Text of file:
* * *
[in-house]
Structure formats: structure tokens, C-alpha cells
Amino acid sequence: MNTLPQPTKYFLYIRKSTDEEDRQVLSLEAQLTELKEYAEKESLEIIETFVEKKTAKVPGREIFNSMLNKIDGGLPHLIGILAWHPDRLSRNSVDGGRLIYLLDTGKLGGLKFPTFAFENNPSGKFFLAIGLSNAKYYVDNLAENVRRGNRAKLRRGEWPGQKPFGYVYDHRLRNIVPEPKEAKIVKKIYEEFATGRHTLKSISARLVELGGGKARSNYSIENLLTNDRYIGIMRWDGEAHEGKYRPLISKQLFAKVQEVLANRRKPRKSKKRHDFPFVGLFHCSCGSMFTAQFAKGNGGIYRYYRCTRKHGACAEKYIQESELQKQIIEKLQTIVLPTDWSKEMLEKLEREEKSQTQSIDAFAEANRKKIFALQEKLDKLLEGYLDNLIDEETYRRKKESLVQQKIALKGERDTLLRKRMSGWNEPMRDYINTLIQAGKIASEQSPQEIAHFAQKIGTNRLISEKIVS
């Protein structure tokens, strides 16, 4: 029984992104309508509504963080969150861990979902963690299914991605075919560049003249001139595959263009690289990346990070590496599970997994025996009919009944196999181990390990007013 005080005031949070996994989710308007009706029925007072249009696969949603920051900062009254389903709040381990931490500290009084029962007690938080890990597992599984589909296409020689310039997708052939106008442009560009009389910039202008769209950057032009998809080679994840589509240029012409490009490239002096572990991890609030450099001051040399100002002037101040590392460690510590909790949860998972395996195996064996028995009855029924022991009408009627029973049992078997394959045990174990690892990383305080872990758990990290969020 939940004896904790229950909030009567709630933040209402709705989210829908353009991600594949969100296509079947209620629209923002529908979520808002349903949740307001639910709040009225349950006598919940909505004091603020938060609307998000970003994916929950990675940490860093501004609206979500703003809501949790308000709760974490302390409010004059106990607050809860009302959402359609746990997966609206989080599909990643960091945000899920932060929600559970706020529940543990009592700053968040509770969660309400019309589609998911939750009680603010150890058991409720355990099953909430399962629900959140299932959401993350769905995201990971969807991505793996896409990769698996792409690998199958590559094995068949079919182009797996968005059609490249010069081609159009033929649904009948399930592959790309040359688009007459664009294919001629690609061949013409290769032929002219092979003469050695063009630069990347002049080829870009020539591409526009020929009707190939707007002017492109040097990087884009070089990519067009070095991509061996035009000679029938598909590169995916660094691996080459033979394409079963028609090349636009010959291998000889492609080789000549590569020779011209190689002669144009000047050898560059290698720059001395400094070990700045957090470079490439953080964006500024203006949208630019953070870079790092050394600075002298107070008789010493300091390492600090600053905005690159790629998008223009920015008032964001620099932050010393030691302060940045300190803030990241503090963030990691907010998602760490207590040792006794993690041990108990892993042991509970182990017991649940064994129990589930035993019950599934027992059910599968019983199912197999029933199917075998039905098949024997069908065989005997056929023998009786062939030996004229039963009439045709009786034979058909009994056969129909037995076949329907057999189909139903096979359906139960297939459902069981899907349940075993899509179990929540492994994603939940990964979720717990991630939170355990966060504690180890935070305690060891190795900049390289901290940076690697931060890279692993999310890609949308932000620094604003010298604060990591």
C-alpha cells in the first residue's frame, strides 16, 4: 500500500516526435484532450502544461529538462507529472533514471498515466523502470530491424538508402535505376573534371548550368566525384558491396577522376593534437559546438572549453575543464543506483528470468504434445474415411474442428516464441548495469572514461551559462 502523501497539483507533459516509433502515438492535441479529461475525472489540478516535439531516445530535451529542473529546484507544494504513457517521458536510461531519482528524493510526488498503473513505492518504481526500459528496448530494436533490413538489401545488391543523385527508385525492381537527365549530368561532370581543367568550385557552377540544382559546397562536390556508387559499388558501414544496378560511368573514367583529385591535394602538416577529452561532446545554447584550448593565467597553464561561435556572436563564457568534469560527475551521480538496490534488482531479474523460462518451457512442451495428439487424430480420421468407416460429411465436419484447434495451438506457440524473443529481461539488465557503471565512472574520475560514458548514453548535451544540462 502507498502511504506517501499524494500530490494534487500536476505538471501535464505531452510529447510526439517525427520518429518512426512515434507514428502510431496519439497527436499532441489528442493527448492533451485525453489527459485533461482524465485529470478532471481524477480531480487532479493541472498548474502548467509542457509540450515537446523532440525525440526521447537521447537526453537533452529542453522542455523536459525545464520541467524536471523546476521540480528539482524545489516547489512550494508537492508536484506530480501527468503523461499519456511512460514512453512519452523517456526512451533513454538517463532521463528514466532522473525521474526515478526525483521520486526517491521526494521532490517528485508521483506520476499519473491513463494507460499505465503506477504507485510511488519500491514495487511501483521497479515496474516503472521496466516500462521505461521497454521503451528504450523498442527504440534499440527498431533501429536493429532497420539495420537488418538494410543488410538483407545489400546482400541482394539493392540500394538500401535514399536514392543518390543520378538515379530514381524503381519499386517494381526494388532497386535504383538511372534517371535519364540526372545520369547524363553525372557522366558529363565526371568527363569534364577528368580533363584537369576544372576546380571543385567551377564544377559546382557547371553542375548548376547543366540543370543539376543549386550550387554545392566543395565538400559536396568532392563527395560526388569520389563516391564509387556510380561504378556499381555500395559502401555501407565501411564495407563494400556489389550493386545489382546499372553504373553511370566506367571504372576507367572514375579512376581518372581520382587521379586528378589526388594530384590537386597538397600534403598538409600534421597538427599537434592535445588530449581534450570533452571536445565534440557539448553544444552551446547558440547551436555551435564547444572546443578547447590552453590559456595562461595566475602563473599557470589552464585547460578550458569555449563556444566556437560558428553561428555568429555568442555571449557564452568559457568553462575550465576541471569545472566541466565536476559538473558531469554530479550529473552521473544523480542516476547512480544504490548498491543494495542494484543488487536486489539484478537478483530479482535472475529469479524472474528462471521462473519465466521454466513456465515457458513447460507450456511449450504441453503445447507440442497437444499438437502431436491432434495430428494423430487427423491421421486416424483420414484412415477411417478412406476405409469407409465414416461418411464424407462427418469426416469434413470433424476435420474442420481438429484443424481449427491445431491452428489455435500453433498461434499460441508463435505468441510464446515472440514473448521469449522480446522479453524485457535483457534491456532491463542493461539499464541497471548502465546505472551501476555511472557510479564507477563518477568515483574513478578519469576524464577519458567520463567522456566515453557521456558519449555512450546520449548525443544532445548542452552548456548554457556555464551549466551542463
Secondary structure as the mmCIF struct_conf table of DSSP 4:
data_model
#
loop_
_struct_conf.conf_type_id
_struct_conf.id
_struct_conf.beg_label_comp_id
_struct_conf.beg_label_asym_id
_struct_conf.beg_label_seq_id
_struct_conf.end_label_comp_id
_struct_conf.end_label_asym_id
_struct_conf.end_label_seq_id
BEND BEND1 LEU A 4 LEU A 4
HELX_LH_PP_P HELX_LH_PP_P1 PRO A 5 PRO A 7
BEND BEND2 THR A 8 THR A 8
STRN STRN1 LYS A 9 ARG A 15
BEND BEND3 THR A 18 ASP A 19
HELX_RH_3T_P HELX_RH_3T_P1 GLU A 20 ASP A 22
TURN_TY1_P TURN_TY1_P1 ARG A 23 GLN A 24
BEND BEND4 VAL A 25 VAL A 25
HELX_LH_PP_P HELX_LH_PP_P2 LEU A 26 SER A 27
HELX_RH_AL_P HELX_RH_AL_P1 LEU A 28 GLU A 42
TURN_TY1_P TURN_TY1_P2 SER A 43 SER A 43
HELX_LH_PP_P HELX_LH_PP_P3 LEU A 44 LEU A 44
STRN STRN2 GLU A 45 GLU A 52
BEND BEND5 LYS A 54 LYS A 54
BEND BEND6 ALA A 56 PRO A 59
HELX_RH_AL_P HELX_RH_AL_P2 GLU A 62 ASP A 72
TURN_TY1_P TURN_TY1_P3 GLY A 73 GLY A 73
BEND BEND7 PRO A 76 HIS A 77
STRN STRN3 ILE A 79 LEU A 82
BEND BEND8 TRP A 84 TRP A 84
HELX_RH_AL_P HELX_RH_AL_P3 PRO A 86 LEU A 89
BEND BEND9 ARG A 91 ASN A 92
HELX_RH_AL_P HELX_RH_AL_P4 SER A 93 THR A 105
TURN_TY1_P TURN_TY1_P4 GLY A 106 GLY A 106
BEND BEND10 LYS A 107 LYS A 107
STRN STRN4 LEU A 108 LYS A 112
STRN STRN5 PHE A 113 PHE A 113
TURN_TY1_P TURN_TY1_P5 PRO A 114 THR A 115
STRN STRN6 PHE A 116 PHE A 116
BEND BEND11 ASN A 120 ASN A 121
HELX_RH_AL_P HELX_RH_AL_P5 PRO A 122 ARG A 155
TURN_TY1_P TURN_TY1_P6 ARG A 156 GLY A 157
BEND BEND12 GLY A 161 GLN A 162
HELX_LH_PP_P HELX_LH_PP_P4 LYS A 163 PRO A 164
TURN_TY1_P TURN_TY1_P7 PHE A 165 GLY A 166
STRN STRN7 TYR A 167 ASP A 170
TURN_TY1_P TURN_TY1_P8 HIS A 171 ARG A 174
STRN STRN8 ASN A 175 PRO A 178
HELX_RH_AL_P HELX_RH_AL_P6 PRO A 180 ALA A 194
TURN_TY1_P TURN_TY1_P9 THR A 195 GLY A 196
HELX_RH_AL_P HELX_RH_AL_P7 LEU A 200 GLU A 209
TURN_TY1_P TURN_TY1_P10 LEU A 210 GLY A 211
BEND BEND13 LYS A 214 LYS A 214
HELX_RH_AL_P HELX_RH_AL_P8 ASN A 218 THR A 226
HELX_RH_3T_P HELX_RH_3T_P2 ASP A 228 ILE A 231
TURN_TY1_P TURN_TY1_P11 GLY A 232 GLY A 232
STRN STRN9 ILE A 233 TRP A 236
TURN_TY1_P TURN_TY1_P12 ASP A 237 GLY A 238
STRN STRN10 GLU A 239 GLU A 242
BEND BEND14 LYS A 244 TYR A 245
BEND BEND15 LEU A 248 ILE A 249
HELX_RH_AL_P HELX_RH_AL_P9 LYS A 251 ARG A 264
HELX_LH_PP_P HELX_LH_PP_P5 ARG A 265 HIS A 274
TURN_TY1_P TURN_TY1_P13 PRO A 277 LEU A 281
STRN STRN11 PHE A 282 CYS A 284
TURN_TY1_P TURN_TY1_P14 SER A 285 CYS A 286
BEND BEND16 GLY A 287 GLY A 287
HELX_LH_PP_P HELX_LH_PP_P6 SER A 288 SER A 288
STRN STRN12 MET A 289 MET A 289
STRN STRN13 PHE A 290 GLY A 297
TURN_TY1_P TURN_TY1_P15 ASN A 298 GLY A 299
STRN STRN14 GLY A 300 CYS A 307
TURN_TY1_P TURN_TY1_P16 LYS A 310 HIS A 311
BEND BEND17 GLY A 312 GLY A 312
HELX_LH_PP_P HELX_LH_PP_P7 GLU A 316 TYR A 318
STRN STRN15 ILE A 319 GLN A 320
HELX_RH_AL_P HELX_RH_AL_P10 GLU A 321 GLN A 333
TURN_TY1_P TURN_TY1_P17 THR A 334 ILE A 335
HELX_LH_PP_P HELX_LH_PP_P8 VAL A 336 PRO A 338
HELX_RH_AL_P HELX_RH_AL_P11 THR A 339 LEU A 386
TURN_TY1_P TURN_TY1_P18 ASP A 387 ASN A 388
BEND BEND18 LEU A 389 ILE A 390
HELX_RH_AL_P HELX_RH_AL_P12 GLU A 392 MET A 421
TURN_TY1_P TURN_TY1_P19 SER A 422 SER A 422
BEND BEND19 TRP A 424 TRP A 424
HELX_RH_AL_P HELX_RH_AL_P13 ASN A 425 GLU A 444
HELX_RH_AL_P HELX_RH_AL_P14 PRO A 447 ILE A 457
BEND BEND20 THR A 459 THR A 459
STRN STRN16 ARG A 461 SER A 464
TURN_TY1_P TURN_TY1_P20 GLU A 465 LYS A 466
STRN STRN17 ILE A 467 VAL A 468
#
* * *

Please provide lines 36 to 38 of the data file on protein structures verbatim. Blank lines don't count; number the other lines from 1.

STRN STRN3 ILE A 79 LEU A 82
BEND BEND8 TRP A 84 TRP A 84
HELX_RH_AL_P HELX_RH_AL_P3 PRO A 86 LEU A 89